OK, this can make your code rather complex and long. Sometimes it is needed, but most of the time a number of shortcuts can be taken. As explained in XQJ Part IV - Processing query results, you can use some of the more the general purpose methods. Suppose you need a DOM node in case the query returns a node, and the string value for all atomic values. The next simple example shows how to do this,

 

[cc lang="java"]XQSequence xqs = ... while (xqs.next()) { XQItemType xqtype = xqs.getItemType(); if (xqtype.getItemKind() == XQItemType.XQITEMKIND_ATOMIC) { // We have an atomic type String s = xqs.getAtomicValue(); ... } else { // We have a node, retrieve it as a DOM node org.w3c.dom.Node node = xqs.getNode(); ... } }[/cc]

 

That's it for the dynamic type of items. The next example shows how to retrieve the static type of a query (for the JDBC, ODBC and SQL users, this is somehow similar to "describe information")

 

[cc lang="java"]... XQPreparedExpression xqe = xqc.prepareExpression("1+2"); XQSequenceType xqtype = xqe.getStaticResultType(); System.out.println(xqtype.toString()); ...[/cc]With DataDirect XQuery this examples outputs xs:integer to stdout. Similar, you can inquire the prepared expression to retrieve information about the external variables. As shown in the next examples, first we determine the external variables declared in the query, next we retrieve the static type of each of the external variables,[cc lang="java"]... XQPreparedExpression xqe = xqc.prepareExpression( "declare variable $i as xs:integer external; $i+1"); QName variables[] = xqe.getAllExternalVariables(); for (int i=0; i<variables.length; i++) { XQSequenceType xqtype = xqe.getStaticVariableType(variables[i]); System.out.println(variables[i] + ": " + xqtype.toString()); } ...[/cc]

 

Why would one care about all this? Let's have a quick look at a use case. The idea of exposing XQueries as web services is not new, remember for example the XQuery at Your Web Service research paper. A fully functional example of such 'XQuery Web Service' is available on xquery.com, and can be downloaded here. It is basically a servlet that reads xqueries from a specific directory, and makes each of the queries available as functions accessible through SOAP. The servlet needs to determine the external variables in each of the queries in order to generate the WSDL, which contains an XML Schema definition describing the parameters for each operation. Something as follows, assuming an XQuery with two external variables, $employeeName and $hiringDate, declared as xs:string and xs:date.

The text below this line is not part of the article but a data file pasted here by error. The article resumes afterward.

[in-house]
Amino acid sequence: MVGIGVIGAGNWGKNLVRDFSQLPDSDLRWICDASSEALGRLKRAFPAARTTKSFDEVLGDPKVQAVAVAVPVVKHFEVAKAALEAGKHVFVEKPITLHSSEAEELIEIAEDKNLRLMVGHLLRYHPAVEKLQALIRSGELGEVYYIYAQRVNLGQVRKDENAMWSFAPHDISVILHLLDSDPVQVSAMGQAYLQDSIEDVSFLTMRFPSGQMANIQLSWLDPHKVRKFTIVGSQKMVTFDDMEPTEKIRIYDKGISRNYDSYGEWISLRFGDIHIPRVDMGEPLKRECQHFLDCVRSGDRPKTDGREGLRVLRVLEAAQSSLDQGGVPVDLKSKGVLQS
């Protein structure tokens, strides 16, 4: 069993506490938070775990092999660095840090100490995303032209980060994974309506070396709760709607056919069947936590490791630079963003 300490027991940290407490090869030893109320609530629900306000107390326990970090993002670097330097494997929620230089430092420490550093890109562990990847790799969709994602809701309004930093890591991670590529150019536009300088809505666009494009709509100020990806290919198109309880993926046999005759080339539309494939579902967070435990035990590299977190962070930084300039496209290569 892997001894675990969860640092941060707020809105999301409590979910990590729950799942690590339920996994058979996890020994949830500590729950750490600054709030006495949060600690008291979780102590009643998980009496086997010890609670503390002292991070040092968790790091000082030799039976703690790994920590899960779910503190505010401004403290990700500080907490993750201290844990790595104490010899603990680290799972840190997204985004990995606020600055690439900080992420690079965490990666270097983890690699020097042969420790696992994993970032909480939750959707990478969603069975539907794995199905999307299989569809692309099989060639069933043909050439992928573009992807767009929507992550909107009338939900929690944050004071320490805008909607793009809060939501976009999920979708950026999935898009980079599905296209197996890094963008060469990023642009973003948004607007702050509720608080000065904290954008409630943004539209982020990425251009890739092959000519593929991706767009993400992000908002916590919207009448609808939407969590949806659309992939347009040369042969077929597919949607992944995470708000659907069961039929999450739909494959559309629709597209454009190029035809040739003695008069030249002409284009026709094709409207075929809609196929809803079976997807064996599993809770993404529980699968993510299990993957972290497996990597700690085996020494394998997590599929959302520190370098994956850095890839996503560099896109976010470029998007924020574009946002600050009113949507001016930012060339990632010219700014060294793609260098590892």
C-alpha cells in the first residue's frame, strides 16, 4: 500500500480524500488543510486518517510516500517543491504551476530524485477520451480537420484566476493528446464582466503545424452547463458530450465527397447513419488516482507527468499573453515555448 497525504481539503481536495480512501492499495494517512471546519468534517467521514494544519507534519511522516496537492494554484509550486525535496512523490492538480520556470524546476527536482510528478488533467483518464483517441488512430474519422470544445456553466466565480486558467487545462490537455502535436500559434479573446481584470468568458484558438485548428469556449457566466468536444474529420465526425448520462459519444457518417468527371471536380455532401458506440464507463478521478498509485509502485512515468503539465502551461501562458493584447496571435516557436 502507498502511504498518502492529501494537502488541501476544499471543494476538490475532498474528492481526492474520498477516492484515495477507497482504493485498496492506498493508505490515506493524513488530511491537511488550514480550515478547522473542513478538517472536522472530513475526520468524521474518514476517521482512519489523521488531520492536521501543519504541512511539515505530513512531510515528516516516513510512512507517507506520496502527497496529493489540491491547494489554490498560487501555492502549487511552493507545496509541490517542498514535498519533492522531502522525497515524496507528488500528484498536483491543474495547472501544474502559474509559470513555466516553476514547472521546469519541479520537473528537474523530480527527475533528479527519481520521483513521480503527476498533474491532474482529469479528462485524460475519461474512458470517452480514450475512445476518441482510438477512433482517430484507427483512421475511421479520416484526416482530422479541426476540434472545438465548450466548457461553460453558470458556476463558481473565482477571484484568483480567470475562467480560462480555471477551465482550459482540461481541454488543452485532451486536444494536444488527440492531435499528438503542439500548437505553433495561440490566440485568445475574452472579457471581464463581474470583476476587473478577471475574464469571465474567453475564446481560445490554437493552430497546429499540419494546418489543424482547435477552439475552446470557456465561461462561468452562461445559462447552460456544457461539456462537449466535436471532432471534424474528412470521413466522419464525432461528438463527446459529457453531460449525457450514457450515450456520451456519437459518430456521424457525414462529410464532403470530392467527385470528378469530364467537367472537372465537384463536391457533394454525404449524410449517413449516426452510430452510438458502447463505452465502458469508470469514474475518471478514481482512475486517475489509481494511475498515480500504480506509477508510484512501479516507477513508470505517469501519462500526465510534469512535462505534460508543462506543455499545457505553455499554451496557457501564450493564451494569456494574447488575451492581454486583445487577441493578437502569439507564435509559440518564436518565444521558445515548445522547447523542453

[cc lang="java"]...

 

...[/cc]

 

All the information required to generate such XML schema definition, is available in the sequence type of each declared variable. And through XQJ this information becomes immediately accessible. We can write a piece of code translating the relevant item kinds and base types to an XML Schema definition as shown above, only a matter of a number of Java switch statements. But is there an easier way?

 

XQJ defines toString() on XQItemType as implementation dependent. Well, more precisely, it is a requirement to return a human-readable string. In any case, with DataDirect XQuery the string representation is based on the XQuery sequence type syntax, where the QName prefixes are as follows,

 

  • for QNames representing built-in XML schema types, the xs prefix is always used.
  • for QNames representing element or attribute names the prefixes as defined in the query are used. In case of duplicates, one is chosen in an implementation dependent manner

 

Going back to our XQuery Web Service use case, the strategy to map the external variable declaration to the WSDL becomes rather simple using toString(),

 

  • if the XQItemType is an atomic type, use the string representation
  • if the XQItemType is anything else, use xs:anyType

 

I hope this post gave you a feel for the XQSequenceType and XQItemType interfaces, and how you can take advantage of them in your application. Applications have also the ability to create XQItemType objects. We'll show how this can be done and detail out use cases in the next post of the XQJ series.

 

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Marc Van Cappellen

View all posts from Marc Van Cappellen on the Progress blog. Connect with us about all things application development and deployment, data integration and digital business.